We as a society need to start to understand the difference between boldness and recklessness, to support the first and condemn the second.
I agree with much of that - although I have never been involved in aircraft maintenance I think the post Nimrod, post Heddon Cave places far too much emphasis on procedures and red tap, and not enough on personal responsibility and sound judgement.

Going back to the three things I mentioned - I have no recollection of what the Chain Gun issue was, but it should have been dealt with before getting to that stage. An operational theatre is not the place for trials, safety modifications, and other stuff. The Hercules was going to be operated in tactical low level roles, therefore Explosive Suppressant Form might have been considered as a reasonable in service modification. As for the Nimrod, the AAR capability was urgently designed and installed during the Falklands War, but was it ever reviewed after the war? Was enough maintenance done and checking of valves and so on? What could have been done to mitigate that risk?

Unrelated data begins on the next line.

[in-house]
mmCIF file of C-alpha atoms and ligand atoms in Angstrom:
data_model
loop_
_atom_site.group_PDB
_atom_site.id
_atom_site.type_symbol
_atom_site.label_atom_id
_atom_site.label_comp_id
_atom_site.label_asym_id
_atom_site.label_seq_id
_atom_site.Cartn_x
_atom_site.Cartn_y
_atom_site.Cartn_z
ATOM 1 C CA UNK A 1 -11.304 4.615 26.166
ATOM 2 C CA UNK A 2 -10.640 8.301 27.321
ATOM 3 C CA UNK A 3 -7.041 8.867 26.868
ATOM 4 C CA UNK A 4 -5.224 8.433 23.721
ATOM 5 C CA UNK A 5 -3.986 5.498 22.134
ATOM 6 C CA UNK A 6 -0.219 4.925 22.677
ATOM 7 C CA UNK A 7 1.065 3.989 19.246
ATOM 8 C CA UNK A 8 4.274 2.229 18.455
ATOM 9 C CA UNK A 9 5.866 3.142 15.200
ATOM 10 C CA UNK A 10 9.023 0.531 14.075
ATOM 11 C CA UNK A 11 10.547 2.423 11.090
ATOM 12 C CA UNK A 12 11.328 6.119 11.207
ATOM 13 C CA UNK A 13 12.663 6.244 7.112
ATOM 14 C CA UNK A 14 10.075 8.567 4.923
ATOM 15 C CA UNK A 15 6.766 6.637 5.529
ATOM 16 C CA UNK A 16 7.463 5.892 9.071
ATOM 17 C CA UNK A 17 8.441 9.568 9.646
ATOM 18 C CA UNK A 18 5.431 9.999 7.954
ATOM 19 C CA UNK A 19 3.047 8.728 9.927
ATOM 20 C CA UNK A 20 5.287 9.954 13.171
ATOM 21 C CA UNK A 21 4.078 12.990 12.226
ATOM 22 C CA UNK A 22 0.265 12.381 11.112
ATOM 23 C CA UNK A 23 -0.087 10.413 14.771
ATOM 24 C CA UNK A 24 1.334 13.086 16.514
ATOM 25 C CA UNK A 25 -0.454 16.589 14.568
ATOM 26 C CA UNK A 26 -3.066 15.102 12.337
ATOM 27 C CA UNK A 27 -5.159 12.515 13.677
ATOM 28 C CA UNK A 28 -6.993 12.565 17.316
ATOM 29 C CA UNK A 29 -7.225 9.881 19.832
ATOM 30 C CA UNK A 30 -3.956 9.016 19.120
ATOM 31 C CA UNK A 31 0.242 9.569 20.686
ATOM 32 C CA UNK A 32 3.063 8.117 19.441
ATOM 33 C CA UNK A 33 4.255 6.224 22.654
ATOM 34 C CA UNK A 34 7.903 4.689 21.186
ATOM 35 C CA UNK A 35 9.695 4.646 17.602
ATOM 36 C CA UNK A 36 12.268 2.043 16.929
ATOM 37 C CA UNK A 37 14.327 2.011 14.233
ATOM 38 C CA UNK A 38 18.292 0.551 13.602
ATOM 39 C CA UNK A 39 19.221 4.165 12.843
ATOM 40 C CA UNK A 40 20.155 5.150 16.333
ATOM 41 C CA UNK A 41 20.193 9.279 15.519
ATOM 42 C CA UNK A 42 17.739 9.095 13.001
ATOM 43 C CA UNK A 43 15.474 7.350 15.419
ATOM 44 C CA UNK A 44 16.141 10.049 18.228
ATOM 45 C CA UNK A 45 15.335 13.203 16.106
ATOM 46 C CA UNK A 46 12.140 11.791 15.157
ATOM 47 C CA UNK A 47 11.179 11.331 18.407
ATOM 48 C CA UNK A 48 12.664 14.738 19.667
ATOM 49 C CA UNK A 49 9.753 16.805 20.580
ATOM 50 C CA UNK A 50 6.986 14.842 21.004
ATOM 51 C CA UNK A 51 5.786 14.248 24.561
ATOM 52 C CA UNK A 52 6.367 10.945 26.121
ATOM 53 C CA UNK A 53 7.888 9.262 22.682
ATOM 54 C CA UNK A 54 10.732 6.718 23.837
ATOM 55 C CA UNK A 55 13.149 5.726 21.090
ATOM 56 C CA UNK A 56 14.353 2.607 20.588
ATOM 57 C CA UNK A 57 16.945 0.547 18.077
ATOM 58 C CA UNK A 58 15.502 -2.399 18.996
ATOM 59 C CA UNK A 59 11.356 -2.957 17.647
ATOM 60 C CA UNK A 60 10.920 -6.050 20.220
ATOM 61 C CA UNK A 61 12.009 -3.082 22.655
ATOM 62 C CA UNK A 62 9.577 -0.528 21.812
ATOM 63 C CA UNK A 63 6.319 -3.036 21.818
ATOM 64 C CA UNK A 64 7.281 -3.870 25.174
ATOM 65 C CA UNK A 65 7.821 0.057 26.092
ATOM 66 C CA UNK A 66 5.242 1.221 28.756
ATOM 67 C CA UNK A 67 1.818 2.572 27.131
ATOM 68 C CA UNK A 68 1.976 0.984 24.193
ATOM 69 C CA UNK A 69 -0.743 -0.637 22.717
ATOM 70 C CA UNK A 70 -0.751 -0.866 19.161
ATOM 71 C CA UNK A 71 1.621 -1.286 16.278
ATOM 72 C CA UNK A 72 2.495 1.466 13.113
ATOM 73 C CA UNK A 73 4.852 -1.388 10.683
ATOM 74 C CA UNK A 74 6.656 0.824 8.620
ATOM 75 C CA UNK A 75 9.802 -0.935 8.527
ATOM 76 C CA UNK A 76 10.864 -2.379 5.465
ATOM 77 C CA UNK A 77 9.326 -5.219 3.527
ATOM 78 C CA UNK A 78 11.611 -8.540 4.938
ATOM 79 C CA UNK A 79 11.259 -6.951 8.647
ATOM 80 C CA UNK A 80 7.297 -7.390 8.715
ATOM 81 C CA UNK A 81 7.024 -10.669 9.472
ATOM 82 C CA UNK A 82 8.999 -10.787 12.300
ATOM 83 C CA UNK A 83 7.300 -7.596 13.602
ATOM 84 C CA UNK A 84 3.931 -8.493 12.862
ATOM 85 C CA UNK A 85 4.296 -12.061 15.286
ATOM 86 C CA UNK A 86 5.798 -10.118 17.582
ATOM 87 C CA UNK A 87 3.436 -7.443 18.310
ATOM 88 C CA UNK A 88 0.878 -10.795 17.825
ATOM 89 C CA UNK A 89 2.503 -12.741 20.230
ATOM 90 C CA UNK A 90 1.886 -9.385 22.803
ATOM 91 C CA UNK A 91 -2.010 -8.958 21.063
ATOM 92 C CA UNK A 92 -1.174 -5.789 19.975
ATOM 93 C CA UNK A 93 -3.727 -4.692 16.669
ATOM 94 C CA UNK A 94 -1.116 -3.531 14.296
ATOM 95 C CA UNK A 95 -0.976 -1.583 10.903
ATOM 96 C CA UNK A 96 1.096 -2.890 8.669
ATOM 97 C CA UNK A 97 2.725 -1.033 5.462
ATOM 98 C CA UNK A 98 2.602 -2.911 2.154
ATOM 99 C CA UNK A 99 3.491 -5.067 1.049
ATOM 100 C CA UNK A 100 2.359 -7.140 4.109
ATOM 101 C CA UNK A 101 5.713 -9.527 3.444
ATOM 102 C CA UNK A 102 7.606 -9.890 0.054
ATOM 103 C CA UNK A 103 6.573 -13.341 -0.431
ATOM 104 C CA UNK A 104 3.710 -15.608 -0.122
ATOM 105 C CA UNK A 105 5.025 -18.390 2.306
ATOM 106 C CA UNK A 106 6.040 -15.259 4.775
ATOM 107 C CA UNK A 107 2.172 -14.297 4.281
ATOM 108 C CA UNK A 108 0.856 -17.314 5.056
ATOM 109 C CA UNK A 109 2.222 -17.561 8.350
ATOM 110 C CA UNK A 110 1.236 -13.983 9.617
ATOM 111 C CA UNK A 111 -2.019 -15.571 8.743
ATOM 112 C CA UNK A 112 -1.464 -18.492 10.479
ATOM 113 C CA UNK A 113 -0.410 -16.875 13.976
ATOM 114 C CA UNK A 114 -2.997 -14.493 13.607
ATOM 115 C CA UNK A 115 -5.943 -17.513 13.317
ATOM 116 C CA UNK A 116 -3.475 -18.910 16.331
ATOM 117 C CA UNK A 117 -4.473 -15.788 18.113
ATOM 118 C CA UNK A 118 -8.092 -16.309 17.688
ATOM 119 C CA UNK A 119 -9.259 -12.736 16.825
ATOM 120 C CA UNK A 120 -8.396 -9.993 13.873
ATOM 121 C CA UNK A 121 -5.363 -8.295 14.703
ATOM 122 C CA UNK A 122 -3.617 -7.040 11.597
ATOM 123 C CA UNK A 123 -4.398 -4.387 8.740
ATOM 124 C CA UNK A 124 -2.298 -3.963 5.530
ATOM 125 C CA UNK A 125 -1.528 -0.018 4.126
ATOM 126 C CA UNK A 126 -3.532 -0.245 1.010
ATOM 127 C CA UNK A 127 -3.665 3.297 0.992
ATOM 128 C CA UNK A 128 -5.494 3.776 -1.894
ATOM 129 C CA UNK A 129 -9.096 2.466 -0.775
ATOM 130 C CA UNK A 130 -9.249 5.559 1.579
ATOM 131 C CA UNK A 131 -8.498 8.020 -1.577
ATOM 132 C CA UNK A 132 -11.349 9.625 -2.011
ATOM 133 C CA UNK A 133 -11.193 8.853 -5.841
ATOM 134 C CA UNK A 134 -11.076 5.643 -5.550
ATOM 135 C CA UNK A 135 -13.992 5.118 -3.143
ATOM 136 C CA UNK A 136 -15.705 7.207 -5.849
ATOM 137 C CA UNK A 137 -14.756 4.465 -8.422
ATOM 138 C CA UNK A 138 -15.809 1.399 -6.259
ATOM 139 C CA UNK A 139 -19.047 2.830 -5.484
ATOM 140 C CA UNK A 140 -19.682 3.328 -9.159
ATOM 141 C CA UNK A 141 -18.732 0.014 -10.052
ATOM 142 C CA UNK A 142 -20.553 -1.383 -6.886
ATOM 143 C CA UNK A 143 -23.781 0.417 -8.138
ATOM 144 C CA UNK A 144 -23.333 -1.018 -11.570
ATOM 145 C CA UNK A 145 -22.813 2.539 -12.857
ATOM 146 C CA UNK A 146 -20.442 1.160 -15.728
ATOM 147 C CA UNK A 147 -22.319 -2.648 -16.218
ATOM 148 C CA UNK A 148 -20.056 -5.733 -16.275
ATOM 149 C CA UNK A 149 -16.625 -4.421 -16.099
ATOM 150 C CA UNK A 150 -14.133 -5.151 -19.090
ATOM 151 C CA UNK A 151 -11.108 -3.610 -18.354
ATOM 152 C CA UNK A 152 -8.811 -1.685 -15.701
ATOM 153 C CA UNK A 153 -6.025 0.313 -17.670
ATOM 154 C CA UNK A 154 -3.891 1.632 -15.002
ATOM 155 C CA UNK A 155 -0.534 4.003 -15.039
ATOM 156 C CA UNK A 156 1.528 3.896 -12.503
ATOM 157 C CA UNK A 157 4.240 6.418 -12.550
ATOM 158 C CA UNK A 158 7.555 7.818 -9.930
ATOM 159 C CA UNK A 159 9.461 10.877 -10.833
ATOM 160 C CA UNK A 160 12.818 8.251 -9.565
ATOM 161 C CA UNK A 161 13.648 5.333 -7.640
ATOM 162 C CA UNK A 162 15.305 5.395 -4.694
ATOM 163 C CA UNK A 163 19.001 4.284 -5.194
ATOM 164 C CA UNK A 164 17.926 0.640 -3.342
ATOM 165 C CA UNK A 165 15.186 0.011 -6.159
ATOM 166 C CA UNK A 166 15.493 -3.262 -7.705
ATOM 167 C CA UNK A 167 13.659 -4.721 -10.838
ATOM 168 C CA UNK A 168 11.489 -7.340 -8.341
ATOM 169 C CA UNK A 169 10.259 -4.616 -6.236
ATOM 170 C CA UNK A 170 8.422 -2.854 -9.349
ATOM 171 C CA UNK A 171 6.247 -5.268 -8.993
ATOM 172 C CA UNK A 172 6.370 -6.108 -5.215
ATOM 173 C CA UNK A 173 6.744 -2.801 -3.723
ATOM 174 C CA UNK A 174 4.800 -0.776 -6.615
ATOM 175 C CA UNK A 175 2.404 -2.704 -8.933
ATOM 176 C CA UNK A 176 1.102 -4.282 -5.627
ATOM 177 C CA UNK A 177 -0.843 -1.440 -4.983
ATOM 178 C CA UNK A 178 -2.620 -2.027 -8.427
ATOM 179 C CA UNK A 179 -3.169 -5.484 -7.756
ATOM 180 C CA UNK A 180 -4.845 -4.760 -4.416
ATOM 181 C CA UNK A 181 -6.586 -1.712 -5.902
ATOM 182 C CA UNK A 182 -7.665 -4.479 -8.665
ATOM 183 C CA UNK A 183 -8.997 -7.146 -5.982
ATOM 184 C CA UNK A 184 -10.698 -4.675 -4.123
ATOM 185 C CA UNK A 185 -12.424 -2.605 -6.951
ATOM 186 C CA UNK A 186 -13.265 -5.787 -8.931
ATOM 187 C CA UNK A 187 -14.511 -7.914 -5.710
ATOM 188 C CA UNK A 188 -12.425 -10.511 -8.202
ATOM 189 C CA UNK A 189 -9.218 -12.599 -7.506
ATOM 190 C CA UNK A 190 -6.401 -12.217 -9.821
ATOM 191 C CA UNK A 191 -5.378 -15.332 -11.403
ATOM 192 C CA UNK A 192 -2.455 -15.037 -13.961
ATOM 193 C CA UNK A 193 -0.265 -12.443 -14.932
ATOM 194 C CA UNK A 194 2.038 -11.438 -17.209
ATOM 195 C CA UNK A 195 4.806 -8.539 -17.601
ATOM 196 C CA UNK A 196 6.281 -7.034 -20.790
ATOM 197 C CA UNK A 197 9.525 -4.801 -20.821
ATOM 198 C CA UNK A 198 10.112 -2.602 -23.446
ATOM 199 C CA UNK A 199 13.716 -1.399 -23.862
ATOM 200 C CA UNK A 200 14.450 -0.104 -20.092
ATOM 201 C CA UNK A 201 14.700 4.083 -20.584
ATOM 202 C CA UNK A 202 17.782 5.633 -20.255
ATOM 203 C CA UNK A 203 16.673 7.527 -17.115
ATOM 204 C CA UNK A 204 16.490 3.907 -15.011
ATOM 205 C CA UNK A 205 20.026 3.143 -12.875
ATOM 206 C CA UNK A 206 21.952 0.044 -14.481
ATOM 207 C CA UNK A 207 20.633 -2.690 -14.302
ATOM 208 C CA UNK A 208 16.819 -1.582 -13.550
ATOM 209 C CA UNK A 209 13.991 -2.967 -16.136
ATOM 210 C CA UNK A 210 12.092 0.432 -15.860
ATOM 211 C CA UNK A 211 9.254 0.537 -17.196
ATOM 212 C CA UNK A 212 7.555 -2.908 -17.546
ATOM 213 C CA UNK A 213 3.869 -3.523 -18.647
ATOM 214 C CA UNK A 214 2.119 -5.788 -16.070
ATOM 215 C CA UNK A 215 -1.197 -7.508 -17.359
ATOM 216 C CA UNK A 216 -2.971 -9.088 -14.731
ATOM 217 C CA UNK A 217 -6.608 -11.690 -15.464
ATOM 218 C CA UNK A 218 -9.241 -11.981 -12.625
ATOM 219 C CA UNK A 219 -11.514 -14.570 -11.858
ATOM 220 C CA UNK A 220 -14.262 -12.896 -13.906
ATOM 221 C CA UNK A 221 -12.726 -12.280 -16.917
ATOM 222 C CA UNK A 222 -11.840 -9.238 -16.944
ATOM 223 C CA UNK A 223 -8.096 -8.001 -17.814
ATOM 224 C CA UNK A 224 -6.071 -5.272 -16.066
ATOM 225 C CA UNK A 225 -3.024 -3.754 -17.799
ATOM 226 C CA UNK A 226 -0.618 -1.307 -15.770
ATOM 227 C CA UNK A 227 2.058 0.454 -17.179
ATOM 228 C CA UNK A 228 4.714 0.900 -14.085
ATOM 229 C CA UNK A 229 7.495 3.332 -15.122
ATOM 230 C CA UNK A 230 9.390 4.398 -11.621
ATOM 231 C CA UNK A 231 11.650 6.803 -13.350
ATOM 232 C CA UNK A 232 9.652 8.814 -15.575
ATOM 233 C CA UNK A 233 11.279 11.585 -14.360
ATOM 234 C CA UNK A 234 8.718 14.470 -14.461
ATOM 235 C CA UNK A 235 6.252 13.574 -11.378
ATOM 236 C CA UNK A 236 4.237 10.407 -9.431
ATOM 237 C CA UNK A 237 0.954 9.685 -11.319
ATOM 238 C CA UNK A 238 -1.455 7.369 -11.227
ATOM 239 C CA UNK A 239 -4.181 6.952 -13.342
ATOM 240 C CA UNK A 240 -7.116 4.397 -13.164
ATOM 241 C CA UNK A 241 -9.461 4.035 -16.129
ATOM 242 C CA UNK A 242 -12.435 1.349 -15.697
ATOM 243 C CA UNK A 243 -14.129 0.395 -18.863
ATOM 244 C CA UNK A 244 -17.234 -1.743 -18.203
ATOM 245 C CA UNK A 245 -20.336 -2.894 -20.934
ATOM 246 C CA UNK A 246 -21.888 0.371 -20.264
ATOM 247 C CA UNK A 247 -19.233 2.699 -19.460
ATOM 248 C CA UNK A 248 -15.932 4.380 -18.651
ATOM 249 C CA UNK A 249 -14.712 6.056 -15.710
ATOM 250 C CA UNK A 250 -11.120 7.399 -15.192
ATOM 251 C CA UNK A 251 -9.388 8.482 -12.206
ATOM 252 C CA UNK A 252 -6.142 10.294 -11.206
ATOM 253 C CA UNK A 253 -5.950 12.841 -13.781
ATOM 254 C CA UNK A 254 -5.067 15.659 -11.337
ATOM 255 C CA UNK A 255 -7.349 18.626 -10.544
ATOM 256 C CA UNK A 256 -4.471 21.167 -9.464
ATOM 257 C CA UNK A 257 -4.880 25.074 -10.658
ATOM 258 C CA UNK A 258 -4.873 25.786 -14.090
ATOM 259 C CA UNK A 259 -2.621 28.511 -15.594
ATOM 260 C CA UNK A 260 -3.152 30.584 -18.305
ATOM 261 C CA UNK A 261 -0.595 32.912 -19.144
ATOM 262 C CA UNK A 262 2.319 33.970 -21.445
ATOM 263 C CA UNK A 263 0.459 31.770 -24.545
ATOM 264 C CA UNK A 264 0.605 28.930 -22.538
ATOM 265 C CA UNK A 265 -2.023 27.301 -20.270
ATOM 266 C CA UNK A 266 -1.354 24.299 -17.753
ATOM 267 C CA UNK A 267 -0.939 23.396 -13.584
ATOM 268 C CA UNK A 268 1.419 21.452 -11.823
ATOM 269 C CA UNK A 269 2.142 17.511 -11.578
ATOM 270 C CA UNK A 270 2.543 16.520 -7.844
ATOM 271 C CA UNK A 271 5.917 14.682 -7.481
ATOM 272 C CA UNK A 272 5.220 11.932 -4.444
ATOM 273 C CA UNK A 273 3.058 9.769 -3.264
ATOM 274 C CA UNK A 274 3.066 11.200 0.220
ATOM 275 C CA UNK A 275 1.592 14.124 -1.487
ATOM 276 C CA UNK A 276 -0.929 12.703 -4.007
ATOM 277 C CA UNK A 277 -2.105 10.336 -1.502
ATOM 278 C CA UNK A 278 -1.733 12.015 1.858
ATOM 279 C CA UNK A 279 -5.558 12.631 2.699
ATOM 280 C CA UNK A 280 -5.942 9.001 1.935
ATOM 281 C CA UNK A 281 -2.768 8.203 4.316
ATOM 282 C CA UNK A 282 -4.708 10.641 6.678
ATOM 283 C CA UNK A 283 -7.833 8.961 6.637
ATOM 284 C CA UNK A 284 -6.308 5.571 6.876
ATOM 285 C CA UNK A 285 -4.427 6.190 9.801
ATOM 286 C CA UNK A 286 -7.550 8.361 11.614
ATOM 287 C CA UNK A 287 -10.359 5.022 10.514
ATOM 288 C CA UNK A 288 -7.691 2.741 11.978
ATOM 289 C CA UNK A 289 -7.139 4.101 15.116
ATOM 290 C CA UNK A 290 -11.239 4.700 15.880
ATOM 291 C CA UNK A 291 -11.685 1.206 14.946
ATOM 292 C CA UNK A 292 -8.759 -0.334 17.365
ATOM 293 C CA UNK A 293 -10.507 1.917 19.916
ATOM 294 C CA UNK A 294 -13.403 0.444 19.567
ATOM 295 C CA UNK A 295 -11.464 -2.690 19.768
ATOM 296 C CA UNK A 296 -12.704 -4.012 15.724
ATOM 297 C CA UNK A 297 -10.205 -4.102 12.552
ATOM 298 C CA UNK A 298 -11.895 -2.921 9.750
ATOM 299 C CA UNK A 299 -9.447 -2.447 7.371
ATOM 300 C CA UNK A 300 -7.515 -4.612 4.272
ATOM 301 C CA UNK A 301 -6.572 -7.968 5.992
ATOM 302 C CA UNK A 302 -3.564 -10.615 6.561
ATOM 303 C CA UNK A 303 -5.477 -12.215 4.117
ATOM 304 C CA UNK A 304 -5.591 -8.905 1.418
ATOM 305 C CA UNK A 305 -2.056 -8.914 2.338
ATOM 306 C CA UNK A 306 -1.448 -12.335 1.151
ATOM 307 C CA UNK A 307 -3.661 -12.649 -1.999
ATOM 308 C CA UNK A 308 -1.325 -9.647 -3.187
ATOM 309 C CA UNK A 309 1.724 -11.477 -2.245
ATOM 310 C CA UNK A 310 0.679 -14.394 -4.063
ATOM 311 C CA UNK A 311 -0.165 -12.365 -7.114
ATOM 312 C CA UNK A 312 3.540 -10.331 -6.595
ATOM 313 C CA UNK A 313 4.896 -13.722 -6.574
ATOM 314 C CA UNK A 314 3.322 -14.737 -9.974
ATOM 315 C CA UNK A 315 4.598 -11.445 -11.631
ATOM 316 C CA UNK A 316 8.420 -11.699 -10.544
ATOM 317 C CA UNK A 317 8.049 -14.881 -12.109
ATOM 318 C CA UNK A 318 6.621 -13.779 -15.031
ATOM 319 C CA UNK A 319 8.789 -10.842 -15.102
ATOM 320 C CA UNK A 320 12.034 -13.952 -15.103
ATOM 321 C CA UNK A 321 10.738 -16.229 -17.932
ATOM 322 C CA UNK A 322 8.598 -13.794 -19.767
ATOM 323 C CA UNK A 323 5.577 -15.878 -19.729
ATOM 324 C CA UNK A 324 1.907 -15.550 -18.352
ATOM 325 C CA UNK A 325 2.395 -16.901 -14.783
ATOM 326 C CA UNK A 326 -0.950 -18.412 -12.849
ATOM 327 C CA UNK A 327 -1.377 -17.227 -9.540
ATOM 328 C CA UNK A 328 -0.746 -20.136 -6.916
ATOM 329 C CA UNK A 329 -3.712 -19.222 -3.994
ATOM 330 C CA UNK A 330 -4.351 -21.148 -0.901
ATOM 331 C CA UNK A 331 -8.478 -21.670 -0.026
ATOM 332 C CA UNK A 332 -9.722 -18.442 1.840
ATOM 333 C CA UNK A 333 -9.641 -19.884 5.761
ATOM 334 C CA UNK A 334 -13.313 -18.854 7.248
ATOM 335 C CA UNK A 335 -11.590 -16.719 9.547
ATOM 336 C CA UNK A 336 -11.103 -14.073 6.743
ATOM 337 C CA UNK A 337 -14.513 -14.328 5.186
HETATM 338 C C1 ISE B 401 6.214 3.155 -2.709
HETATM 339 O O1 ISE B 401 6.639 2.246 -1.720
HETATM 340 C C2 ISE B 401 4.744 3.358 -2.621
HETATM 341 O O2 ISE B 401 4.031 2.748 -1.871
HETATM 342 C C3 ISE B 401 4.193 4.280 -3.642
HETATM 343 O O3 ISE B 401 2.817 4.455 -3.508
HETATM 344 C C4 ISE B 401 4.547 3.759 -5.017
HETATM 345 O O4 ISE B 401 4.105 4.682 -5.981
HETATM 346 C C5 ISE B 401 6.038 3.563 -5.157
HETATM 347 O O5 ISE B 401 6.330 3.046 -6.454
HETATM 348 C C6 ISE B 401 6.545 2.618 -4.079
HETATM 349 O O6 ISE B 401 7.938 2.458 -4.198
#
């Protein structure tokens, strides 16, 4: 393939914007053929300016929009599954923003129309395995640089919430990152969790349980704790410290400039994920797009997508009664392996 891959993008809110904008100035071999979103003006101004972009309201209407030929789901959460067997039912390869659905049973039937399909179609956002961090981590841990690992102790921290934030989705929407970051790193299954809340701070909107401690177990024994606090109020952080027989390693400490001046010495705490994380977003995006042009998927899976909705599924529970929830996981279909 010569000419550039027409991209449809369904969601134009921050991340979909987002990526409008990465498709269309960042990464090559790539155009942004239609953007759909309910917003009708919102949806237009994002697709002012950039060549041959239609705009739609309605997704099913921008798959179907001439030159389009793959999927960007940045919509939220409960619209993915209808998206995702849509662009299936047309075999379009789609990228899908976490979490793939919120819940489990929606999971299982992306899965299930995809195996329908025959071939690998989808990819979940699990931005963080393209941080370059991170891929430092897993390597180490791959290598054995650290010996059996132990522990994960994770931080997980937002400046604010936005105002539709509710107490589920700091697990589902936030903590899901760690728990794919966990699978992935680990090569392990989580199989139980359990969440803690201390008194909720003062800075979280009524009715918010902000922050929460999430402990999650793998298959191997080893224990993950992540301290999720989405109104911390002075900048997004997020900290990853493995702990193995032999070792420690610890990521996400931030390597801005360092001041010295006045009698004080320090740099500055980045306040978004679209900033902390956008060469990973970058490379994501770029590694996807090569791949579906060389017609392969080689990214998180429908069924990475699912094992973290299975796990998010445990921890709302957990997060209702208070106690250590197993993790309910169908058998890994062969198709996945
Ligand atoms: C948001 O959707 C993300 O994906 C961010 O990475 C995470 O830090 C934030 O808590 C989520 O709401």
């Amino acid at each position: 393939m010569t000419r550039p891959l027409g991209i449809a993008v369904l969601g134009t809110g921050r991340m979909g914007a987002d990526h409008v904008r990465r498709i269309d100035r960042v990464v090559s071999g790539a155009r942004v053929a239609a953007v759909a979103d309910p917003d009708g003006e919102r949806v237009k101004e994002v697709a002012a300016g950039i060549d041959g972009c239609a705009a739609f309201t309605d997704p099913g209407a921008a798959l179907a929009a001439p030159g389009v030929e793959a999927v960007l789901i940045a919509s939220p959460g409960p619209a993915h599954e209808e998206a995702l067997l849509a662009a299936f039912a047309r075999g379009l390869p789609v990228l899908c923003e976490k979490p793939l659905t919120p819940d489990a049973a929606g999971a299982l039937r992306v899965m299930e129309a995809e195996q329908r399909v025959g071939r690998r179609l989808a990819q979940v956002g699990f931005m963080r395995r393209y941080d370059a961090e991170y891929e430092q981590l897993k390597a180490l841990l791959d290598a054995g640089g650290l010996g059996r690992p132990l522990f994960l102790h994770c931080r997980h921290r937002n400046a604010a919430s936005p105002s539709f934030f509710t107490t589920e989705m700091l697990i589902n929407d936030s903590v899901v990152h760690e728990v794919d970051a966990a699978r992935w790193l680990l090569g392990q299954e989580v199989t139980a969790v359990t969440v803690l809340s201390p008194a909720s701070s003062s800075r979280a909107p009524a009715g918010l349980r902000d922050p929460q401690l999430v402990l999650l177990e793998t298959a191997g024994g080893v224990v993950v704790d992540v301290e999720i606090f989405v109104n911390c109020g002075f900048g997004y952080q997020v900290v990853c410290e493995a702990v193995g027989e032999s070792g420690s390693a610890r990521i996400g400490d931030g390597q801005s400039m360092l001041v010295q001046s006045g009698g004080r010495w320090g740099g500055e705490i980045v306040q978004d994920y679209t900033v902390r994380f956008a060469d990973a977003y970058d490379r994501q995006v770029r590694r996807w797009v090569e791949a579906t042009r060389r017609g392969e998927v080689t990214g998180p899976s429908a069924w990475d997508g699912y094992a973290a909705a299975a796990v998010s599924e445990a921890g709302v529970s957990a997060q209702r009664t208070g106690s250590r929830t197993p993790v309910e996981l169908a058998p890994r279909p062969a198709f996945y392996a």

As someone who did sustain a serious injury as a child, and has not achieved my potential because of it, I was somewhat annoyed/upset/something else by the suggestion that safety could be ignored, as killing off a few weaklings and random other improves the herd. I will say it again - safety depends on individuals exercising sound judgement and having the courage and integrity to act. Does the system back them?
 
Interesting replies and to be fair the retention issue has always been within the top 3, along with the recruitment process and once in, the work to life tempo ratio can be under estimated by many, but not all.

I'm currently non-deployable, by choice of corp and I've worked alongside RN & the Army, only previously briefly worked with the RAF in NI. And speaking to many from various ranks its the changes, treatment and expectations are mixed.

Overall, the HMF package is good however were all responsible for our own actions and of course inactions, and that starts from the very top.